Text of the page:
ISSN 2330-717X

Radicalisation Of Soldiers: Growing Threat From Within? – Analysis

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Cases of Islamic State radicalisation involving members and ex-members of military forces have been observed in various countries. How can this phenomenon be explained?

By Romain Quivooij*

Recent media reports focused on military personnel and former soldiers who attempted to support Islamic State (IS). Malaysia and Germany appear to be particularly vulnerable. Malaysian Deputy Defence Minister Datuk Abdul Rahim Bakri declared in April 2015 that around 70 members of Malaysia’s armed forces were found to be involved with IS. A year later the German Military Counterintelligence Service had identified 29 former soldiers who travelled to Iraq and Syria to join IS. Armed forces of Belgium, France, Georgia and the United Kingdom are also affected.

The phenomenon of former militaries taking up arms against IS has been documented, but little has been said on the processes that led some (ex-) troops to abandon their soldier’s commitment and the values which they embraced and sometimes fought for. While it does not appear that IS and other Jihadist groups active in Syria attempted to recruit individuals with a military background, the numbers of radicalised soldiers show that all occupations may be infected by the virus of violent extremism. A strong proactive response is needed to protect the states and their citizens from those who might renege on their sworn duty.

Specific Dynamics?

The variety of national militaries involved does not suggest that some countries would be more likely to suffer from violent radicalisation among their armed forces than others. The high number of servicemen reported by the Malaysian authorities, nevertheless, contrasts with the non-representation of Indonesian soldiers. This could be the result of tight internal controls exerted by the Indonesian National Armed Forces (TNI), as the latter have been reported to look for a greater role in Jakarta’s counter-terrorism strategy.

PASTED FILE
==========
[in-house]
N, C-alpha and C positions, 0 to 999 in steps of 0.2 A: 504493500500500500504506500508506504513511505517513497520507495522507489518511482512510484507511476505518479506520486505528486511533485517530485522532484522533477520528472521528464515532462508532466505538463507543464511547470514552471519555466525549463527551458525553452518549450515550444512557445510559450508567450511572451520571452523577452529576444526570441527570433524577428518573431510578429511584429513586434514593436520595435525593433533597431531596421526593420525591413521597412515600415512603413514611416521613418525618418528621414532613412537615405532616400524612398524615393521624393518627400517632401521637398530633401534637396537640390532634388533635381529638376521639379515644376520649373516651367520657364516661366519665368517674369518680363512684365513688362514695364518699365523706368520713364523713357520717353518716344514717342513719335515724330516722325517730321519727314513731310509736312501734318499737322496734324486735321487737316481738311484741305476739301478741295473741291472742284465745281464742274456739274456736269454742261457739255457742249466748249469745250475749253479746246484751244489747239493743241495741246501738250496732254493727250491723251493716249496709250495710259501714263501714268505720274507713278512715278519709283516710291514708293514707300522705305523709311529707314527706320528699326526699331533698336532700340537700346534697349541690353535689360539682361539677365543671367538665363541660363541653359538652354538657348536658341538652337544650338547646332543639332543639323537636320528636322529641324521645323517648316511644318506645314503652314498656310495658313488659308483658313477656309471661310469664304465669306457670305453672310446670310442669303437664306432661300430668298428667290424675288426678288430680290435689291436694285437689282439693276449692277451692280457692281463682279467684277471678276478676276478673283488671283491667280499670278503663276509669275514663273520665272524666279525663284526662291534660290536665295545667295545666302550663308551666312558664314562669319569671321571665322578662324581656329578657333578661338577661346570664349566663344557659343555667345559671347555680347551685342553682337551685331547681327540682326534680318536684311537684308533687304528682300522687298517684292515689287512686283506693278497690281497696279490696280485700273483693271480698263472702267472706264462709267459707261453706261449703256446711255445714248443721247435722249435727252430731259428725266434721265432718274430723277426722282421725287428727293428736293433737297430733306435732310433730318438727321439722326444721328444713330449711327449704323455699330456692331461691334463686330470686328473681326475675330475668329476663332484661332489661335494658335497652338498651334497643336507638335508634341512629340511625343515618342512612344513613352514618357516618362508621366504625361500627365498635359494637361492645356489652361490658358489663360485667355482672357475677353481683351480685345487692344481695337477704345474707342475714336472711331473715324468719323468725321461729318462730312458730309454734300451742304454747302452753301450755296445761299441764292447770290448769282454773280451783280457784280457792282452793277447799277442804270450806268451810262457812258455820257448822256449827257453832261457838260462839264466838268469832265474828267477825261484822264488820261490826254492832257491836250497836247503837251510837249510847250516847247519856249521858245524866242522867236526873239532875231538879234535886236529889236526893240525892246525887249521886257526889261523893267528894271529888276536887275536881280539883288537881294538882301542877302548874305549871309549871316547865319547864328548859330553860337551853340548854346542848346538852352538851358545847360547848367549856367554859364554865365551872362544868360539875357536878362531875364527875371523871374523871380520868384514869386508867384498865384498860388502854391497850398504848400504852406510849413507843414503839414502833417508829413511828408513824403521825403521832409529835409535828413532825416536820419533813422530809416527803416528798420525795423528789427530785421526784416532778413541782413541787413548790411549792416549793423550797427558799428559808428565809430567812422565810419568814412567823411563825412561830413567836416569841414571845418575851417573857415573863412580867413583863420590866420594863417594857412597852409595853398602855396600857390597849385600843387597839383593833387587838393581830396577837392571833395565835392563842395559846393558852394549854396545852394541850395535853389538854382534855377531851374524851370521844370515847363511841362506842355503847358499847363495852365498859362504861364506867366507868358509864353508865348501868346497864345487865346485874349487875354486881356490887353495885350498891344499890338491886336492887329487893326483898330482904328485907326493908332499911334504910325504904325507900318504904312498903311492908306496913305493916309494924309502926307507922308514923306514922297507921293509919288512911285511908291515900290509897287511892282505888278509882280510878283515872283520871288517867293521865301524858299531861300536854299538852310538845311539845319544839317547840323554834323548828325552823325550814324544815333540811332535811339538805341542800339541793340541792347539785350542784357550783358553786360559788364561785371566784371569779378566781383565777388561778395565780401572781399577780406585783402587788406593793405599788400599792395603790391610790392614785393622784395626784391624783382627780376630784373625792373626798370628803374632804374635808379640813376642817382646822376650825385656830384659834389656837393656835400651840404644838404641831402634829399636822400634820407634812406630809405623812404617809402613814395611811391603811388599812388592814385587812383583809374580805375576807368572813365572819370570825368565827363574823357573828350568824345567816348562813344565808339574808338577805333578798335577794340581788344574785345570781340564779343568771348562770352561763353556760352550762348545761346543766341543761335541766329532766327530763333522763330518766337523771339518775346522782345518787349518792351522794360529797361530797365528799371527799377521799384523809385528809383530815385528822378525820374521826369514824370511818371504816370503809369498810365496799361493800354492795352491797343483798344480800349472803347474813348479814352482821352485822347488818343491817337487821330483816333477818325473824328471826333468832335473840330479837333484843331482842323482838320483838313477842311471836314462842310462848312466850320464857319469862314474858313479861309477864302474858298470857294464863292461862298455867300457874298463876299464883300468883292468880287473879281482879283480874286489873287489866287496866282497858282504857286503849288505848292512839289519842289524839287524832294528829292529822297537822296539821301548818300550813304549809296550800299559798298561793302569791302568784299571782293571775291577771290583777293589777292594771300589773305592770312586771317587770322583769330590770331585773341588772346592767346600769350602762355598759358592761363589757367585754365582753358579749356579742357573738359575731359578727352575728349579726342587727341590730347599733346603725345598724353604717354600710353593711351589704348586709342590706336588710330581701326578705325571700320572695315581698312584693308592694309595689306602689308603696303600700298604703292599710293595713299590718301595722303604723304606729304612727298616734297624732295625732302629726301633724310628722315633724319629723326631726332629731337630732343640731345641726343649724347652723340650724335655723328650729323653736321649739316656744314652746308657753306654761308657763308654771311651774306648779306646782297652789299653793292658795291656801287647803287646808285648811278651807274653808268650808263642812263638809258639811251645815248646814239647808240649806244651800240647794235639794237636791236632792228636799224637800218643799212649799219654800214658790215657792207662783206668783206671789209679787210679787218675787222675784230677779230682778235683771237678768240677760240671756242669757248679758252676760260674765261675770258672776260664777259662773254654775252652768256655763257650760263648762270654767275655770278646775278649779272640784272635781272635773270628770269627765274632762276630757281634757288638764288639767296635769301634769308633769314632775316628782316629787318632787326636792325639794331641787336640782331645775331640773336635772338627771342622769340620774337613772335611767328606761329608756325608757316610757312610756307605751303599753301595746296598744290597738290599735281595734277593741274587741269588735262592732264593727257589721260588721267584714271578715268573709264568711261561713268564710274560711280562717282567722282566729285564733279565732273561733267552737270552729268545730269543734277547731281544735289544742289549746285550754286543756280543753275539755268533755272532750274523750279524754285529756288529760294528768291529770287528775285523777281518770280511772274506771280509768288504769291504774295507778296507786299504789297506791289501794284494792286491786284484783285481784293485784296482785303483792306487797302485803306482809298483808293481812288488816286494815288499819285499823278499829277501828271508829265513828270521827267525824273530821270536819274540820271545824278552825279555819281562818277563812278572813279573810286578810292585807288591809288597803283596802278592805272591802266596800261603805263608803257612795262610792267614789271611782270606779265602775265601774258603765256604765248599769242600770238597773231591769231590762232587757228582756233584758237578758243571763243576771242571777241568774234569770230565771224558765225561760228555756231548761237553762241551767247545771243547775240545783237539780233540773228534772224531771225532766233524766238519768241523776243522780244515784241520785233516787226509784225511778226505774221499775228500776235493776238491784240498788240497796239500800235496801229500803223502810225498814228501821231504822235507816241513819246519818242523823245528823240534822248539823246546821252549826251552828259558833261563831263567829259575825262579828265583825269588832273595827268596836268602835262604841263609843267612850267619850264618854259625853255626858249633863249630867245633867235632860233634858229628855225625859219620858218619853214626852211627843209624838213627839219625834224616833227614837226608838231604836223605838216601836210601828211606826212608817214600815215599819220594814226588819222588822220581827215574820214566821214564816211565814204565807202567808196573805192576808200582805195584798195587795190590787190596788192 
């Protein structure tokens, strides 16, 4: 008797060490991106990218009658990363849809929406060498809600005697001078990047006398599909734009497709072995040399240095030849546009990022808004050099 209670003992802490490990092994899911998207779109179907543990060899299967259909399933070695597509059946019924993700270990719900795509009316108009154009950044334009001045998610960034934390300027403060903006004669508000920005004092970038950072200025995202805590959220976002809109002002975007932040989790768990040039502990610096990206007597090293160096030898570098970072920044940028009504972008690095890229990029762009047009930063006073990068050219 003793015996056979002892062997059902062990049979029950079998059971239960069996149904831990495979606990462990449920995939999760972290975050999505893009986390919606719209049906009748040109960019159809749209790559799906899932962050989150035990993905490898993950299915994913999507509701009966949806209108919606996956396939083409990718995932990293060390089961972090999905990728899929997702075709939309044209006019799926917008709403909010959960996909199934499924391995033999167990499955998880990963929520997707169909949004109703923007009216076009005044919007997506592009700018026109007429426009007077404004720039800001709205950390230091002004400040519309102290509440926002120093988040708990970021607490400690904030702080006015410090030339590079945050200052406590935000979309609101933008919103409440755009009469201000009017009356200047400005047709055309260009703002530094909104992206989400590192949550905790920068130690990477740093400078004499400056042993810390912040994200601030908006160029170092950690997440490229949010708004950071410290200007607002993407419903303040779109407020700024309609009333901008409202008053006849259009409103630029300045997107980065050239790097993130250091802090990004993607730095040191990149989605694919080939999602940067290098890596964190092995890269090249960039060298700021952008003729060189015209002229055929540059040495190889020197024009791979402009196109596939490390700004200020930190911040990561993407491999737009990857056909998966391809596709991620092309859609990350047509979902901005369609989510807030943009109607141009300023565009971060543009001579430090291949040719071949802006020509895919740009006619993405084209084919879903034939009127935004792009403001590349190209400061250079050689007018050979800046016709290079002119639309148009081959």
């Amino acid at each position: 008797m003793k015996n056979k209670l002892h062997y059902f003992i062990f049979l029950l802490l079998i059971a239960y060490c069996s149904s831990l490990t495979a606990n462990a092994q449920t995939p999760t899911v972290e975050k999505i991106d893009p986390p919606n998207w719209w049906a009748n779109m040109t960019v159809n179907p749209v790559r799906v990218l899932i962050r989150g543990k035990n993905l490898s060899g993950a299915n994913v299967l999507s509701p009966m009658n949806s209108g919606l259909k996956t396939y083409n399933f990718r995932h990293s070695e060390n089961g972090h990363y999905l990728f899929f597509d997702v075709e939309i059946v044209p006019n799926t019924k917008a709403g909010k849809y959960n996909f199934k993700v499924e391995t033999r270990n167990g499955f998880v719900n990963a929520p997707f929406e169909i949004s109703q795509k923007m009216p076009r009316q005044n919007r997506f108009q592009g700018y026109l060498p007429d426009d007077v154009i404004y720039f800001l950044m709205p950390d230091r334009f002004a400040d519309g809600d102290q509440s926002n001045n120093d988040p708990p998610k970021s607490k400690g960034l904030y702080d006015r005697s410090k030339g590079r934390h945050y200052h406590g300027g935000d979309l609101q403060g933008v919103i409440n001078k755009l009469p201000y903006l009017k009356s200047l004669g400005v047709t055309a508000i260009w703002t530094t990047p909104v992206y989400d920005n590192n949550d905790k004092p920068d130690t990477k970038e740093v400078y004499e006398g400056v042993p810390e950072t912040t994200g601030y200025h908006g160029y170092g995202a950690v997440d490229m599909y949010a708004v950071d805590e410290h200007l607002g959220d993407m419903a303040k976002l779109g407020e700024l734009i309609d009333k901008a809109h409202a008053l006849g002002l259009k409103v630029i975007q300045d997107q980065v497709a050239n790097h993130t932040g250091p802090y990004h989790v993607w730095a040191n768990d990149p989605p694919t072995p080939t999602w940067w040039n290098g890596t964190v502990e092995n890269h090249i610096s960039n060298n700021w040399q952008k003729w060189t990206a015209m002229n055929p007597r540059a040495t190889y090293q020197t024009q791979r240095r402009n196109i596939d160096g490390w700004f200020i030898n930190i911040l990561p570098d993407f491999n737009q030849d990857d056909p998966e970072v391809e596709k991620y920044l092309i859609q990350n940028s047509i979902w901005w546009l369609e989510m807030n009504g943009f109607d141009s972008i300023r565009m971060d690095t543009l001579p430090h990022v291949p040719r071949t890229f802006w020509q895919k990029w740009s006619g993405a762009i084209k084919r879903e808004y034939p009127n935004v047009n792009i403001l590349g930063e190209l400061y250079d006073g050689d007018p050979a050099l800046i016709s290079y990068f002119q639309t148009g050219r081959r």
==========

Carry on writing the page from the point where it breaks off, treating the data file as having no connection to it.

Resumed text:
Several special forces were singled out by the Malaysian and the French authorities. Some Belgian militaries were suspected to show “suspicious behaviour”, as cited by the Belgian Minister of Defence Steven Vandeput, and soldiers in Malaysia attempted to channel funds to supporters of IS and to radicalise their comrades in arms through the dissemination of IS ideology.

The majority of Southeast Asian and Western European soldiers who attempted to migrate to the Syrian conflict zone were former troops who were discharged by their military hierarchies or left the armed forces voluntarily. Backgrounds of these individuals do not point to a distinct “military pathway” to violent extremism. However, it has been observed that the processes leading some people to enrol in the armed forces and to adopt radical beliefs and convictions may be close to each other. Sociologist Elyamine Settoul thus noted that both engagements can result from “a quest for positive identity in a structuring universe”.

Implications and Possibilities

Three distinct security challenges surface. The first issue is a potential knock-on impact. Personal bonds between militaries, especially those who were engaged in combat operations together, could boost a “bunch of guys” effect. This expression is drawn from Marc Sageman’s radicalisation theory which states that individuals embrace violent extremism on the basis of friendship and kinship rather than socioeconomic factors or ideological motives.

The second threat is the increasing possibility of “green-on-blue” or “insider” attacks carried out for terrorist purposes. Such operations originally refer to shootings on NATO forces by members of the Afghan National Security Forces (ANSF) or insurgents posing as ANSF personnel. The majority of green-on-blue attacks happen on military bases where the concentration of soldiers in a territory they do not consider to be hostile makes them easy targets to enemy fire.